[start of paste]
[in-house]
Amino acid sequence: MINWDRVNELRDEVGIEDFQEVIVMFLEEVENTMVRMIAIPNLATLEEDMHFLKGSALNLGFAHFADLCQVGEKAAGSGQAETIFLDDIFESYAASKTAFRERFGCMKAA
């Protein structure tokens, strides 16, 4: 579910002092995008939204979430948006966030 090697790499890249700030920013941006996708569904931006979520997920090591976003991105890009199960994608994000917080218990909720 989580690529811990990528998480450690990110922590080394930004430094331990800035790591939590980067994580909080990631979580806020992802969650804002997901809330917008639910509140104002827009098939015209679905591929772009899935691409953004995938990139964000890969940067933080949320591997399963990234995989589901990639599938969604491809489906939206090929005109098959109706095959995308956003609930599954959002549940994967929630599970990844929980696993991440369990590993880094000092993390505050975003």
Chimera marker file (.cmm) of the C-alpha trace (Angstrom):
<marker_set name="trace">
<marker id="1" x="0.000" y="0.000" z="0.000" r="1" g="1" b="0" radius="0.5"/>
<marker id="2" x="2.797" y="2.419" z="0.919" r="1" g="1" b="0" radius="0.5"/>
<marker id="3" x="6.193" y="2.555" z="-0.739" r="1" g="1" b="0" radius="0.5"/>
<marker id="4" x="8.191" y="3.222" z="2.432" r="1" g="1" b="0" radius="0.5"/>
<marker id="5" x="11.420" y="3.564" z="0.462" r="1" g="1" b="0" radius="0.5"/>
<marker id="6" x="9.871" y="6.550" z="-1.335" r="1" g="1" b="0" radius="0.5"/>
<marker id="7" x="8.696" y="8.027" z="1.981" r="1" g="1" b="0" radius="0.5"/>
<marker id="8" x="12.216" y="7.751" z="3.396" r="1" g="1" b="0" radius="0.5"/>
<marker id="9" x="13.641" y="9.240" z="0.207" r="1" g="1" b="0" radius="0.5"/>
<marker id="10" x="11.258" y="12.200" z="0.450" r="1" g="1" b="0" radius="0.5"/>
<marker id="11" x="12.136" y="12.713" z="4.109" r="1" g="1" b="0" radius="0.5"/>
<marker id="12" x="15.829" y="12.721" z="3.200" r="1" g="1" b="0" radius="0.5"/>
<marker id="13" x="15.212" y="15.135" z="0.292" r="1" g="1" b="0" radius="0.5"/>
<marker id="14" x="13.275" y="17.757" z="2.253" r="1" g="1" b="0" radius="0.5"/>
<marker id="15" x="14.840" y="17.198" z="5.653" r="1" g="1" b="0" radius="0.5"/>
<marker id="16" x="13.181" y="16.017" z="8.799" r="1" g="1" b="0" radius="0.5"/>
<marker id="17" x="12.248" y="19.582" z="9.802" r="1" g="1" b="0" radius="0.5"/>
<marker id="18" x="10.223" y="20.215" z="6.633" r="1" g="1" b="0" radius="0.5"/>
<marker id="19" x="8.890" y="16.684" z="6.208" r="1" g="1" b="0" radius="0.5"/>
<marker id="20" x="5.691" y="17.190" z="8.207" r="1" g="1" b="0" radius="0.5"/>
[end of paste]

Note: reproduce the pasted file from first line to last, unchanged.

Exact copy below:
[in-house]
Amino acid sequence: MINWDRVNELRDEVGIEDFQEVIVMFLEEVENTMVRMIAIPNLATLEEDMHFLKGSALNLGFAHFADLCQVGEKAAGSGQAETIFLDDIFESYAASKTAFRERFGCMKAA
């Protein structure tokens, strides 16, 4: 579910002092995008939204979430948006966030 090697790499890249700030920013941006996708569904931006979520997920090591976003991105890009199960994608994000917080218990909720 989580690529811990990528998480450690990110922590080394930004430094331990800035790591939590980067994580909080990631979580806020992802969650804002997901809330917008639910509140104002827009098939015209679905591929772009899935691409953004995938990139964000890969940067933080949320591997399963990234995989589901990639599938969604491809489906939206090929005109098959109706095959995308956003609930599954959002549940994967929630599970990844929980696993991440369990590993880094000092993390505050975003």
Chimera marker file (.cmm) of the C-alpha trace (Angstrom):
<marker_set name="trace">
<marker id="1" x="0.000" y="0.000" z="0.000" r="1" g="1" b="0" radius="0.5"/>
<marker id="2" x="2.797" y="2.419" z="0.919" r="1" g="1" b="0" radius="0.5"/>
<marker id="3" x="6.193" y="2.555" z="-0.739" r="1" g="1" b="0" radius="0.5"/>
<marker id="4" x="8.191" y="3.222" z="2.432" r="1" g="1" b="0" radius="0.5"/>
<marker id="5" x="11.420" y="3.564" z="0.462" r="1" g="1" b="0" radius="0.5"/>
<marker id="6" x="9.871" y="6.550" z="-1.335" r="1" g="1" b="0" radius="0.5"/>
<marker id="7" x="8.696" y="8.027" z="1.981" r="1" g="1" b="0" radius="0.5"/>
<marker id="8" x="12.216" y="7.751" z="3.396" r="1" g="1" b="0" radius="0.5"/>
<marker id="9" x="13.641" y="9.240" z="0.207" r="1" g="1" b="0" radius="0.5"/>
<marker id="10" x="11.258" y="12.200" z="0.450" r="1" g="1" b="0" radius="0.5"/>
<marker id="11" x="12.136" y="12.713" z="4.109" r="1" g="1" b="0" radius="0.5"/>
<marker id="12" x="15.829" y="12.721" z="3.200" r="1" g="1" b="0" radius="0.5"/>
<marker id="13" x="15.212" y="15.135" z="0.292" r="1" g="1" b="0" radius="0.5"/>
<marker id="14" x="13.275" y="17.757" z="2.253" r="1" g="1" b="0" radius="0.5"/>
<marker id="15" x="14.840" y="17.198" z="5.653" r="1" g="1" b="0" radius="0.5"/>
<marker id="16" x="13.181" y="16.017" z="8.799" r="1" g="1" b="0" radius="0.5"/>
<marker id="17" x="12.248" y="19.582" z="9.802" r="1" g="1" b="0" radius="0.5"/>
<marker id="18" x="10.223" y="20.215" z="6.633" r="1" g="1" b="0" radius="0.5"/>
<marker id="19" x="8.890" y="16.684" z="6.208" r="1" g="1" b="0" radius="0.5"/>
<marker id="20" x="5.691" y="17.190" z="8.207" r="1" g="1" b="0" radius="0.5"/>